Unable to serve frontity page thru https although http works

Hello Everyone, I have been playing around with frontity for a couple of weeks now and I have decided to make my blog using frontity. I have run across several issues trying to serve a frontity project form a vps.

After days of trying to deploy my frontity website on my vps with no success and right before I was ready to ditch frontity for good I noticed that the frontity website is successfully being serve thru http but not https. Any guess as to why that happens and how I can fix it? I have google and google for a solution and I have found nothing on the subject. I ran another nodejs app and it successfully runs on my domain on https. I’m sure there is a file on frontity I must configure but I have found nothing on the subject in the frontity docs. I’m running ubuntu 16.04 and apache2 on my vps and the certificate is from let’s encrypt. I also have a second vps running nginx and having the same issue. Although the nginx server I cannot see the frontity project working thru the domain since it redirects to https but it displays when I input the server ip into the address bar.

Also is it possible to run frontity with pm2 ??? or how can i serve frontity as a background service?? Frontity claims that it is like any other node.js app but I don’t think that is true. Please help me with my problem. Let me know what information I am missing to help fix this problem. And I promise to make a Guide for anyone running into the same issue because so far I haven’t find anything useful and I have been googling for days.

Hi @f4b13l90

Welcome to the community. I’m glad you decided to hang in there with Frontity! :grinning:

Do you have a repo so that we can take a look at your code?

Meanwhile check that the WP api that you’re connecting to and configuring in frontity.settings.js is also using HTTPS.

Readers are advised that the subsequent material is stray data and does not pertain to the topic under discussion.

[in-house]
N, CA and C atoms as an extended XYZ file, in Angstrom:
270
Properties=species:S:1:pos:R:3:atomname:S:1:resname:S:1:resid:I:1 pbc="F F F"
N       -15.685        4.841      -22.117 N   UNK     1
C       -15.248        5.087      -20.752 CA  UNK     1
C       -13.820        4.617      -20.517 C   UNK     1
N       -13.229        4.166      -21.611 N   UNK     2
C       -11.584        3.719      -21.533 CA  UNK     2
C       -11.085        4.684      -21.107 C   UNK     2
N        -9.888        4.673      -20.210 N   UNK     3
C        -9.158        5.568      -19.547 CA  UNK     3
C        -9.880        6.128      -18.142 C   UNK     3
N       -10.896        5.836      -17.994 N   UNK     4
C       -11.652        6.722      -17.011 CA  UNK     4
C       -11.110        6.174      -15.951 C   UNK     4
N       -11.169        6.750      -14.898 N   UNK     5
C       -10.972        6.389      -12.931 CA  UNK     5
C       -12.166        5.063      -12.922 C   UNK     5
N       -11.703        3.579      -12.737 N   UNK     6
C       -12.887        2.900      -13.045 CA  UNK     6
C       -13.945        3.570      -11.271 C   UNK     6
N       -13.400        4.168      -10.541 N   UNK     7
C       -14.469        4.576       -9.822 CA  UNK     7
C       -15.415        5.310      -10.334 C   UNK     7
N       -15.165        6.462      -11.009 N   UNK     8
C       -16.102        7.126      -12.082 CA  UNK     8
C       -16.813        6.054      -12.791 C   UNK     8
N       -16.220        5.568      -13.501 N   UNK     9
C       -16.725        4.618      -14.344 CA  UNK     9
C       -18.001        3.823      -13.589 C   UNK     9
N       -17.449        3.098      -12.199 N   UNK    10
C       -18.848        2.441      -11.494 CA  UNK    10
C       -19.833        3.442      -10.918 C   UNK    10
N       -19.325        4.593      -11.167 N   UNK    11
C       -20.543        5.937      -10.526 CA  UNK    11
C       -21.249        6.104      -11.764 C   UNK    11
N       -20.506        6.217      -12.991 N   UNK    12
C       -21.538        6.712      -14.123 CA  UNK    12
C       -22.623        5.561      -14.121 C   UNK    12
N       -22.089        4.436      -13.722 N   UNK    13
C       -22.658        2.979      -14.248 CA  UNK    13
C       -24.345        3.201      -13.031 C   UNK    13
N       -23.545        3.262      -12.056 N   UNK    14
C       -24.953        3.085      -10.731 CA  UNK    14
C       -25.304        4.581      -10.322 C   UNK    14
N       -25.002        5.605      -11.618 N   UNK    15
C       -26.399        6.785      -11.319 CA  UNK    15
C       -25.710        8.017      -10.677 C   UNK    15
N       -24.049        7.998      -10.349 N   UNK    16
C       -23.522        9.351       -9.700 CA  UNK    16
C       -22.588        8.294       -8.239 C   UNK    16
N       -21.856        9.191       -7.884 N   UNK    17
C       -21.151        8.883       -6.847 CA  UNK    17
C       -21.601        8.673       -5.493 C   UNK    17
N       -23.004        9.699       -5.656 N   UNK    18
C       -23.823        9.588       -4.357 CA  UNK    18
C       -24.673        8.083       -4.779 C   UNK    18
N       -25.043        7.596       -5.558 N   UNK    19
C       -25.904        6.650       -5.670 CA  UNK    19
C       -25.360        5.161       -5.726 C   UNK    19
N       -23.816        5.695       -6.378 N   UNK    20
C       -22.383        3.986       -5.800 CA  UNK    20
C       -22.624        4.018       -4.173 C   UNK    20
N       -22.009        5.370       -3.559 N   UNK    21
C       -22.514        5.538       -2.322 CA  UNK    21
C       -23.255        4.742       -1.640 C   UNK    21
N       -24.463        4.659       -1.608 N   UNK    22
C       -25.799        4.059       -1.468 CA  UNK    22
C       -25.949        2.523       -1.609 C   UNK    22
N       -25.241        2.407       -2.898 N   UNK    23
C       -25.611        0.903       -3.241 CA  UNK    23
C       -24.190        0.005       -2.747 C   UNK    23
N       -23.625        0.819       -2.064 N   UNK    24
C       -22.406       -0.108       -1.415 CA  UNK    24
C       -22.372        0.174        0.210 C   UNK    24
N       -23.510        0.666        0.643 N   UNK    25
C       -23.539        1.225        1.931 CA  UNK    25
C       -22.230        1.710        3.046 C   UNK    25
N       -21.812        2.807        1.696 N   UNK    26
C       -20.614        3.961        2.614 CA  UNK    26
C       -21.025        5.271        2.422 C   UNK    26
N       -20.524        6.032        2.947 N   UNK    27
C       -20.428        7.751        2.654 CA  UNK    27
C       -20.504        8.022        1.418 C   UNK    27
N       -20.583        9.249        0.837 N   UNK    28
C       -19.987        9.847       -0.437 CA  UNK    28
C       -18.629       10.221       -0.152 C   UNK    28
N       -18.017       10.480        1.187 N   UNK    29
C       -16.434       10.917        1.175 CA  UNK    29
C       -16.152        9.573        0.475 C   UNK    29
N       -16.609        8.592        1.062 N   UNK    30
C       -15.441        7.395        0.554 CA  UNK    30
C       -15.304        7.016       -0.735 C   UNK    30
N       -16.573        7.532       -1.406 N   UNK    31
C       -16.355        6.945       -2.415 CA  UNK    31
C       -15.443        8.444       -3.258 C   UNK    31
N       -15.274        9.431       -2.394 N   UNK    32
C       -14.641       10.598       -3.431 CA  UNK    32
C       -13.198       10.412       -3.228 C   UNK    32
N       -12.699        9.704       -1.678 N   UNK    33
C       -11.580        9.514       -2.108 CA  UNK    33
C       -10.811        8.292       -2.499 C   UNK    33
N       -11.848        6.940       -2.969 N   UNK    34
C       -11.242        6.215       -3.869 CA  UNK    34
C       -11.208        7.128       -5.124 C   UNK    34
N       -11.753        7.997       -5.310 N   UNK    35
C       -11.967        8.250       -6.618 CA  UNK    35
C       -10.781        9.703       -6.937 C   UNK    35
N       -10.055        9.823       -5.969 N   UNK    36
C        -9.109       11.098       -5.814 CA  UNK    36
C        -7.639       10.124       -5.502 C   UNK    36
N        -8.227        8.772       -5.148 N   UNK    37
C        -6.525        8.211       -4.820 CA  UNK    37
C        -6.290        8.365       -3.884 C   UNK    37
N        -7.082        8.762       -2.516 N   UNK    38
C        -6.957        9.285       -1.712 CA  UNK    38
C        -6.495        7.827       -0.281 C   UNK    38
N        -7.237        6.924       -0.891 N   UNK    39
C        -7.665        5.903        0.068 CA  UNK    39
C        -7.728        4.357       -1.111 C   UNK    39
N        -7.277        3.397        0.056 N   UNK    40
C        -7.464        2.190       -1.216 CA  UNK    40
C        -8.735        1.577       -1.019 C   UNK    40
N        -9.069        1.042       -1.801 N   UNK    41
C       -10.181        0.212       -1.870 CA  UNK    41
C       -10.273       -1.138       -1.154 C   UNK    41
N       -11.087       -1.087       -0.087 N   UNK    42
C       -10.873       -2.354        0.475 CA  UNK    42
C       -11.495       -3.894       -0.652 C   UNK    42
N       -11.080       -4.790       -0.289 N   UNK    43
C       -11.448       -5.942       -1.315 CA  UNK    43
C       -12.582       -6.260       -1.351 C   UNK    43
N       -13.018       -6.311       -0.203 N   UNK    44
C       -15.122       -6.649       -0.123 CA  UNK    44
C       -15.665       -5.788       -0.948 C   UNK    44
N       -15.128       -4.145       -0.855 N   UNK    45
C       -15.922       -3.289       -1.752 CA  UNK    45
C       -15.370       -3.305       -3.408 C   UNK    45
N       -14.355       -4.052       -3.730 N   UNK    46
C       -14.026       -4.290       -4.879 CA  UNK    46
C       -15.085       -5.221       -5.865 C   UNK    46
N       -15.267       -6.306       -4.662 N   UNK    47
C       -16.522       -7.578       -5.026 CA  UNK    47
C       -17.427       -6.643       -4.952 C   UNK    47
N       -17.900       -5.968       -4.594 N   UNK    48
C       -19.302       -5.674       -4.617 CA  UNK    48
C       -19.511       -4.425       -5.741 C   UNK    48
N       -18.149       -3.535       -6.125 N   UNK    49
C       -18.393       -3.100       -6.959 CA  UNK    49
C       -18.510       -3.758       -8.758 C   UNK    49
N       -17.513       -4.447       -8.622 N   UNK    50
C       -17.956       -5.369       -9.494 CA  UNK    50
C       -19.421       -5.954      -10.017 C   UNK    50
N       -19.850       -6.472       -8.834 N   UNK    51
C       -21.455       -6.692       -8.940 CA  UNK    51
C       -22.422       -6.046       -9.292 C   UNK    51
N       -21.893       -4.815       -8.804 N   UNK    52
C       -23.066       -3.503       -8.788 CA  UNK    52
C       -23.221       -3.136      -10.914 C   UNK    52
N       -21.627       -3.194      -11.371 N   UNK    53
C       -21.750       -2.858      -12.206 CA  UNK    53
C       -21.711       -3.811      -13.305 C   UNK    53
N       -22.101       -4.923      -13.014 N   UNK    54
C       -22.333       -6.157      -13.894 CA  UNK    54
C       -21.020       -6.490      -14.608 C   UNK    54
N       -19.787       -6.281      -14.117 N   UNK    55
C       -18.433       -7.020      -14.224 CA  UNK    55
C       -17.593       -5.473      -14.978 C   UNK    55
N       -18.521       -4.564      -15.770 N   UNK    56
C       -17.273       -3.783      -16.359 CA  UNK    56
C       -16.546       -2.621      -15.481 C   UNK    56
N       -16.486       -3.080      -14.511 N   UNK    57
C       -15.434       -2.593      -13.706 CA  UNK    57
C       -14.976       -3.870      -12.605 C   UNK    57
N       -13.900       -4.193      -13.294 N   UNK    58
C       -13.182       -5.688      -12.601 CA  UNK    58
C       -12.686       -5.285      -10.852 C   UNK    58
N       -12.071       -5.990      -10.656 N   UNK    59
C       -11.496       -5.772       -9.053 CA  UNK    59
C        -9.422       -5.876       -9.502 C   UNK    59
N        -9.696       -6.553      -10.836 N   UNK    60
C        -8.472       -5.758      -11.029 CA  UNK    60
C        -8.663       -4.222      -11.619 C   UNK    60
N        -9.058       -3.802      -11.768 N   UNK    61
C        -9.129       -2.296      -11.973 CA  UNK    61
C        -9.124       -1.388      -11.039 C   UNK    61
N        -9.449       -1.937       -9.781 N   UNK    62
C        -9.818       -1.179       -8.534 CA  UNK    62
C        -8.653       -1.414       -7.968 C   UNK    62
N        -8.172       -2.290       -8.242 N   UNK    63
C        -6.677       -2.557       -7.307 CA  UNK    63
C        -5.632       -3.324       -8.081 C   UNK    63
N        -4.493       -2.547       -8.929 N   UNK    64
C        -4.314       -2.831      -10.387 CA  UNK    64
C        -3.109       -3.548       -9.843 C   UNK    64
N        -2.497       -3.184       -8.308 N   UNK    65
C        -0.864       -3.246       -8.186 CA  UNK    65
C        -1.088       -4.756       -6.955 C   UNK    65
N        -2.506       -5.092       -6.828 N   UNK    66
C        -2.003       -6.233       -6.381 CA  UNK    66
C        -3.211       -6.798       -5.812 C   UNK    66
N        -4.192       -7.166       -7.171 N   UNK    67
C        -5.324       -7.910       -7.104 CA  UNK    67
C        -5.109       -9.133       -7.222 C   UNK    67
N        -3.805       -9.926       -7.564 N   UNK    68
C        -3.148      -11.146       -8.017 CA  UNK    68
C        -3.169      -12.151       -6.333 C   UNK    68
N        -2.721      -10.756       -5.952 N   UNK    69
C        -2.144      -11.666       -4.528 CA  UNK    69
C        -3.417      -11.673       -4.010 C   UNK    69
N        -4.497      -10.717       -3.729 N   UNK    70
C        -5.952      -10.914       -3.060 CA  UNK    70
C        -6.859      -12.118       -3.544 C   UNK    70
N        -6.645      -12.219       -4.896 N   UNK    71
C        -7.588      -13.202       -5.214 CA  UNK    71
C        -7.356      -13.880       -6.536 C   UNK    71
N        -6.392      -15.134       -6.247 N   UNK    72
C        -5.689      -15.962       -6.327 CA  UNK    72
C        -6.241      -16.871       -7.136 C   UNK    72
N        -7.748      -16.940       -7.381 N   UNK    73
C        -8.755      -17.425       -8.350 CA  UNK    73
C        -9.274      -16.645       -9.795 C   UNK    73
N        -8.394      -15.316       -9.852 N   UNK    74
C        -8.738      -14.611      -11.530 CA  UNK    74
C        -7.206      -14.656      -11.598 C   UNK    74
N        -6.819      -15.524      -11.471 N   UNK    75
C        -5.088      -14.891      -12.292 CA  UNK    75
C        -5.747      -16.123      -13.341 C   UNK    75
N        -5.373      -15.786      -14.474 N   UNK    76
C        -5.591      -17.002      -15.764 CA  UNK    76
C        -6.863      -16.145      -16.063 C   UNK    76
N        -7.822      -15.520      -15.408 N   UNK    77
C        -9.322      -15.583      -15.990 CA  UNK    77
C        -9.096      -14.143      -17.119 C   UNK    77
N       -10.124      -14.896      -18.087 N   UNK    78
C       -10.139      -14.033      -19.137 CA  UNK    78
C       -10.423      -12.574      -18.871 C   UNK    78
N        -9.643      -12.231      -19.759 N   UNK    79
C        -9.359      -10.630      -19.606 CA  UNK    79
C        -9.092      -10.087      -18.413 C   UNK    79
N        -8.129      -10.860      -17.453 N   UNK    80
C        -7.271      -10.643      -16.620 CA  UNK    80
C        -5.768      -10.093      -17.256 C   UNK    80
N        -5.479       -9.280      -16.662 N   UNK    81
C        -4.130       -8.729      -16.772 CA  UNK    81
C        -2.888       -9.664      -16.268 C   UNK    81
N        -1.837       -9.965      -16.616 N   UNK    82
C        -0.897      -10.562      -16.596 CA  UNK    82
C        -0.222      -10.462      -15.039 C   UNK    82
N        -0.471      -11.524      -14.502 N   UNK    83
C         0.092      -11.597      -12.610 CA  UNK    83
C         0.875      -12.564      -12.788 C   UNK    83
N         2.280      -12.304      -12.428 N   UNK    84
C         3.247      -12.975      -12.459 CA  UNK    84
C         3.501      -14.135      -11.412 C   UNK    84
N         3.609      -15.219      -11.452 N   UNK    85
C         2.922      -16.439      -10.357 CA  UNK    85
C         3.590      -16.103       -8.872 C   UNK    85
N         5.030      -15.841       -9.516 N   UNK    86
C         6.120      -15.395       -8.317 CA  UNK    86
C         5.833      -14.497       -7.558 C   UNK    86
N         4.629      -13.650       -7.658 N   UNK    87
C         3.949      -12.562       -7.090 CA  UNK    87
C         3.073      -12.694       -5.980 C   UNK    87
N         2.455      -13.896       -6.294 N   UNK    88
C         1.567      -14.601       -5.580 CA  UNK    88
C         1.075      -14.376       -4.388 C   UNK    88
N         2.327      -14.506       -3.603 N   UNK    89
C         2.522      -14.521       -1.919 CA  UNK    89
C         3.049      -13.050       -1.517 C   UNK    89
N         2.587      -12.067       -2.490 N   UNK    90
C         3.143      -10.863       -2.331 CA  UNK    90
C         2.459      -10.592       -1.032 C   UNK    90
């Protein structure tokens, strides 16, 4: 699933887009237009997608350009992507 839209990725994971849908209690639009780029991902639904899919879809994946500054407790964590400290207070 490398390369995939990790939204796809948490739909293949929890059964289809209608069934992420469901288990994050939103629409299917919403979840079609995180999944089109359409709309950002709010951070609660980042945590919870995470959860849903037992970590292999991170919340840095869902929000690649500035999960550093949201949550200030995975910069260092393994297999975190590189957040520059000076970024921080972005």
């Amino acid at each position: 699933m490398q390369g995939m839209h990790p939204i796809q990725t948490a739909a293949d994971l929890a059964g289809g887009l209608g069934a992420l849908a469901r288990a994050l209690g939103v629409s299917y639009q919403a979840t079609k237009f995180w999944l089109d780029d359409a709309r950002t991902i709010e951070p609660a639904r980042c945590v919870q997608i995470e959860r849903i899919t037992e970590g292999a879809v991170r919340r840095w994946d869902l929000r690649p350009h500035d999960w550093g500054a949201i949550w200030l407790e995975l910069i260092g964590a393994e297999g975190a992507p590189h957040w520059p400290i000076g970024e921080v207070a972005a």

"name": "@frontity/wp-source",
    "state": {
        "source": {
            "api": "https://my-site.com/wp-json"

Thank you so much for replying. Still haven’t gotten it to work. I have checked and indeed my wp test blog and it is being served thru https and the settings file is also as yo have it.

I pushed my code to this repo .

and wp blog is hosted at https://fabielramirez.com/wpinstallxyz/

and I’m trying to deploy the blog at fabiel.mx (sorry can only post 2 links because I am a new user ).

I been doing some more reading on frontity and it seems like it is still in its early stages. So the only straightforward way to deploy is thru vercel ??

Hey @f4b13l90 thanks for sharing your issues here.

It’s true that right now our deploy section in the docs only recommends Vercel, but we are working on adding more deployment guides. In any case, Frontity Sites can be deployed anywhere you can deploy a React App.

Here you have some threads where other community members explain how they have deployed frontity:

Please let us know if they help you with your issue

Thanks for the reply. I read those posts but I am unable to find the command.js file. Was it removed or rename in the distro?? Trying to run with pm2 with no luck so far.

@f4b13l90 Frontity should work just fine with pm2. What problems are you having?

Hi @f4b13l90

Frontity is not yet as established as, say, Gatsby or Next - but then we don’t have the resources that those two frameworks have. However, Frontity has been around for a while and has been fully battle-tested and battle-hardened in commercial deployments prior to being open-sourced a little over a year ago.

Deployment to Vercel is indeed very straightforward, but it’s not the only straightforward way to deploy a Frontity-based site. The reason we recommend Vercel, apart from it’s ease of use, is because you get the stale-while-revalidate cache-control directive baked in without any additional configuration on your part (Vercel’s own term for it is Serverless Pre-Rendering).

This technique provides performance benefits out of the box that would require configuration on other hosts. So we recommend Vercel because it is, as you say, ‘straightforward’ - but if you’re prepared to configure cache control directives on other hosting services such as Netlify or Heroku, or if you’re willing to sacrifice the performance benefits (e.g. because you’re just testing out Frontity) then deploying there shouldn’t be particularly complicated.

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